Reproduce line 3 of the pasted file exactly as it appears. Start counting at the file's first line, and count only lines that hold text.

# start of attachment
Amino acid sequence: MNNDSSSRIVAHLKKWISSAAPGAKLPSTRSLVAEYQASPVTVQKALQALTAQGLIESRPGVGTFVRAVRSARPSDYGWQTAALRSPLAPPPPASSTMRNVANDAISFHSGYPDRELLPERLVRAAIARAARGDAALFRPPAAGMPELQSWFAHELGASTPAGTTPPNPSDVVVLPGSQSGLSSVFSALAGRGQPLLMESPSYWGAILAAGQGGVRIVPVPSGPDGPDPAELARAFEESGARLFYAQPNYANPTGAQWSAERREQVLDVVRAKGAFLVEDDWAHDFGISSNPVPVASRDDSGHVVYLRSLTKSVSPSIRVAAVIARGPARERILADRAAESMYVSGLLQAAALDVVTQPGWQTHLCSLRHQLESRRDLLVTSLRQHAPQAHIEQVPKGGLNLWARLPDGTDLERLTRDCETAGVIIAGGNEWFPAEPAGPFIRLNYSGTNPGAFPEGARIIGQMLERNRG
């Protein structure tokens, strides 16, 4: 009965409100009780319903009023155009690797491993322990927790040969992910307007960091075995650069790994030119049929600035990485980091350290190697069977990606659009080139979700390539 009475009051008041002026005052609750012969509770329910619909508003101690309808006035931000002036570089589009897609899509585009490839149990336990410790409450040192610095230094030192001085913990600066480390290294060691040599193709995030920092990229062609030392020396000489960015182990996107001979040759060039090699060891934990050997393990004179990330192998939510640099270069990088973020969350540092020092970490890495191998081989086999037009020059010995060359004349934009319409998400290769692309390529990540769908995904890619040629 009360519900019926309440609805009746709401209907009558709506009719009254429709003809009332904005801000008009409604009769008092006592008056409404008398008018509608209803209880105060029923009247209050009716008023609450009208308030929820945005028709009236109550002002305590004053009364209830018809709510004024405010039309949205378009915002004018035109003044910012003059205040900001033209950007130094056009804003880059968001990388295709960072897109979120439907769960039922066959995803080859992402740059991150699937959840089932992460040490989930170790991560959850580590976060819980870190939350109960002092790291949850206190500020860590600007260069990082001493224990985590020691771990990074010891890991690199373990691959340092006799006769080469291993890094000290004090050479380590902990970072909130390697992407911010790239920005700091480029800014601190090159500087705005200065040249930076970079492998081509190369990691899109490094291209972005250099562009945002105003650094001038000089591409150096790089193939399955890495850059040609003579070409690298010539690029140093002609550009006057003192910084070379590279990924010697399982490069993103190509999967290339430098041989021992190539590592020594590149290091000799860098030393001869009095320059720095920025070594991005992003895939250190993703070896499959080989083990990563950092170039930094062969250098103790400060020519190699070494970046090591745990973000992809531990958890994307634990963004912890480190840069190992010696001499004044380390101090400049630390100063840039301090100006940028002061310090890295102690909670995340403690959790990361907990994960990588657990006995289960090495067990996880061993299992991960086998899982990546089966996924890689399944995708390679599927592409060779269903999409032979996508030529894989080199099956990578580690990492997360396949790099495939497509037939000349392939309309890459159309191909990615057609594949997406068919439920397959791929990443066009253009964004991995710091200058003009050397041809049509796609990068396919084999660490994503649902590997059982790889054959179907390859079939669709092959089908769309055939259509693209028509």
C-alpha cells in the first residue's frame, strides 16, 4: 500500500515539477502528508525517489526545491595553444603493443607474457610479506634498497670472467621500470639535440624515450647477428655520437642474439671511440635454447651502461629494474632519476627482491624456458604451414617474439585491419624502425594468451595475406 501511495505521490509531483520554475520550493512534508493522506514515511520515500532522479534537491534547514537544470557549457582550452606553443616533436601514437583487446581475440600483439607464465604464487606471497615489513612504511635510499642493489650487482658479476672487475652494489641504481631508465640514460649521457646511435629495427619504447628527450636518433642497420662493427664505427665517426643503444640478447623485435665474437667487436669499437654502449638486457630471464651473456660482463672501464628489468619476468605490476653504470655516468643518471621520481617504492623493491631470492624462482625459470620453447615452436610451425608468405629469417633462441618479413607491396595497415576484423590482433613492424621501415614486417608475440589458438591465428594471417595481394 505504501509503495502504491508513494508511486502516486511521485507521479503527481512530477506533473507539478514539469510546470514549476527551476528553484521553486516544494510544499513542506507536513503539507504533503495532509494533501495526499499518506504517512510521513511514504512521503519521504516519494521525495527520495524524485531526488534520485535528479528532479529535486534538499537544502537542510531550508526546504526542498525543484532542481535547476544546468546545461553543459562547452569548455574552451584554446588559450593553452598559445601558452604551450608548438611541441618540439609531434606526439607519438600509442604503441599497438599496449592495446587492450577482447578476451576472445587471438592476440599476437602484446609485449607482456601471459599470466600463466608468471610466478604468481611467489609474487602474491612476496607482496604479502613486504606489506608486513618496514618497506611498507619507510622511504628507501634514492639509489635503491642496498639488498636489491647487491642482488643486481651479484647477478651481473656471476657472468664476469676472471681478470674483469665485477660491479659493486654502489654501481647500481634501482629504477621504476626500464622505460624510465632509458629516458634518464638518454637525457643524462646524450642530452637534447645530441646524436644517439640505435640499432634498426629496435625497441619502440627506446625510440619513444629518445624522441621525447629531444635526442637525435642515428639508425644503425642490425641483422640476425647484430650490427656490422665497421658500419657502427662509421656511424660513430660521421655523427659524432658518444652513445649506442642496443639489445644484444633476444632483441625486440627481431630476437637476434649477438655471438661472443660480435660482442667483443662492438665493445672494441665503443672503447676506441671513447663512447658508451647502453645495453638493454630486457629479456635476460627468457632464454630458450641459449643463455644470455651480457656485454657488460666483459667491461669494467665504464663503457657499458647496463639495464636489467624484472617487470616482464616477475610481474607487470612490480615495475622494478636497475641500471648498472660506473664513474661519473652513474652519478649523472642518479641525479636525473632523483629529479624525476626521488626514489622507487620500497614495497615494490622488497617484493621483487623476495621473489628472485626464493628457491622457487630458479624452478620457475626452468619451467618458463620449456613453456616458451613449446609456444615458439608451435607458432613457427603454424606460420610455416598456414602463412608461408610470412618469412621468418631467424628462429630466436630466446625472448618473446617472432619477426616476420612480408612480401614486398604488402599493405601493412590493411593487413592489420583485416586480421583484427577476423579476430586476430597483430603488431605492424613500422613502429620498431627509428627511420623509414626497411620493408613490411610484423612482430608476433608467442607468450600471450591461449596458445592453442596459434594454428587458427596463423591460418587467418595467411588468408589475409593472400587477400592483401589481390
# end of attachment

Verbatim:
C-alpha cells in the first residue's frame, strides 16, 4: 500500500515539477502528508525517489526545491595553444603493443607474457610479506634498497670472467621500470639535440624515450647477428655520437642474439671511440635454447651502461629494474632519476627482491624456458604451414617474439585491419624502425594468451595475406 501511495505521490509531483520554475520550493512534508493522506514515511520515500532522479534537491534547514537544470557549457582550452606553443616533436601514437583487446581475440600483439607464465604464487606471497615489513612504511635510499642493489650487482658479476672487475652494489641504481631508465640514460649521457646511435629495427619504447628527450636518433642497420662493427664505427665517426643503444640478447623485435665474437667487436669499437654502449638486457630471464651473456660482463672501464628489468619476468605490476653504470655516468643518471621520481617504492623493491631470492624462482625459470620453447615452436610451425608468405629469417633462441618479413607491396595497415576484423590482433613492424621501415614486417608475440589458438591465428594471417595481394 505504501509503495502504491508513494508511486502516486511521485507521479503527481512530477506533473507539478514539469510546470514549476527551476528553484521553486516544494510544499513542506507536513503539507504533503495532509494533501495526499499518506504517512510521513511514504512521503519521504516519494521525495527520495524524485531526488534520485535528479528532479529535486534538499537544502537542510531550508526546504526542498525543484532542481535547476544546468546545461553543459562547452569548455574552451584554446588559450593553452598559445601558452604551450608548438611541441618540439609531434606526439607519438600509442604503441599497438599496449592495446587492450577482447578476451576472445587471438592476440599476437602484446609485449607482456601471459599470466600463466608468471610466478604468481611467489609474487602474491612476496607482496604479502613486504606489506608486513618496514618497506611498507619507510622511504628507501634514492639509489635503491642496498639488498636489491647487491642482488643486481651479484647477478651481473656471476657472468664476469676472471681478470674483469665485477660491479659493486654502489654501481647500481634501482629504477621504476626500464622505460624510465632509458629516458634518464638518454637525457643524462646524450642530452637534447645530441646524436644517439640505435640499432634498426629496435625497441619502440627506446625510440619513444629518445624522441621525447629531444635526442637525435642515428639508425644503425642490425641483422640476425647484430650490427656490422665497421658500419657502427662509421656511424660513430660521421655523427659524432658518444652513445649506442642496443639489445644484444633476444632483441625486440627481431630476437637476434649477438655471438661472443660480435660482442667483443662492438665493445672494441665503443672503447676506441671513447663512447658508451647502453645495453638493454630486457629479456635476460627468457632464454630458450641459449643463455644470455651480457656485454657488460666483459667491461669494467665504464663503457657499458647496463639495464636489467624484472617487470616482464616477475610481474607487470612490480615495475622494478636497475641500471648498472660506473664513474661519473652513474652519478649523472642518479641525479636525473632523483629529479624525476626521488626514489622507487620500497614495497615494490622488497617484493621483487623476495621473489628472485626464493628457491622457487630458479624452478620457475626452468619451467618458463620449456613453456616458451613449446609456444615458439608451435607458432613457427603454424606460420610455416598456414602463412608461408610470412618469412621468418631467424628462429630466436630466446625472448618473446617472432619477426616476420612480408612480401614486398604488402599493405601493412590493411593487413592489420583485416586480421583484427577476423579476430586476430597483430603488431605492424613500422613502429620498431627509428627511420623509414626497411620493408613490411610484423612482430608476433608467442607468450600471450591461449596458445592453442596459434594454428587458427596463423591460418587467418595467411588468408589475409593472400587477400592483401589481390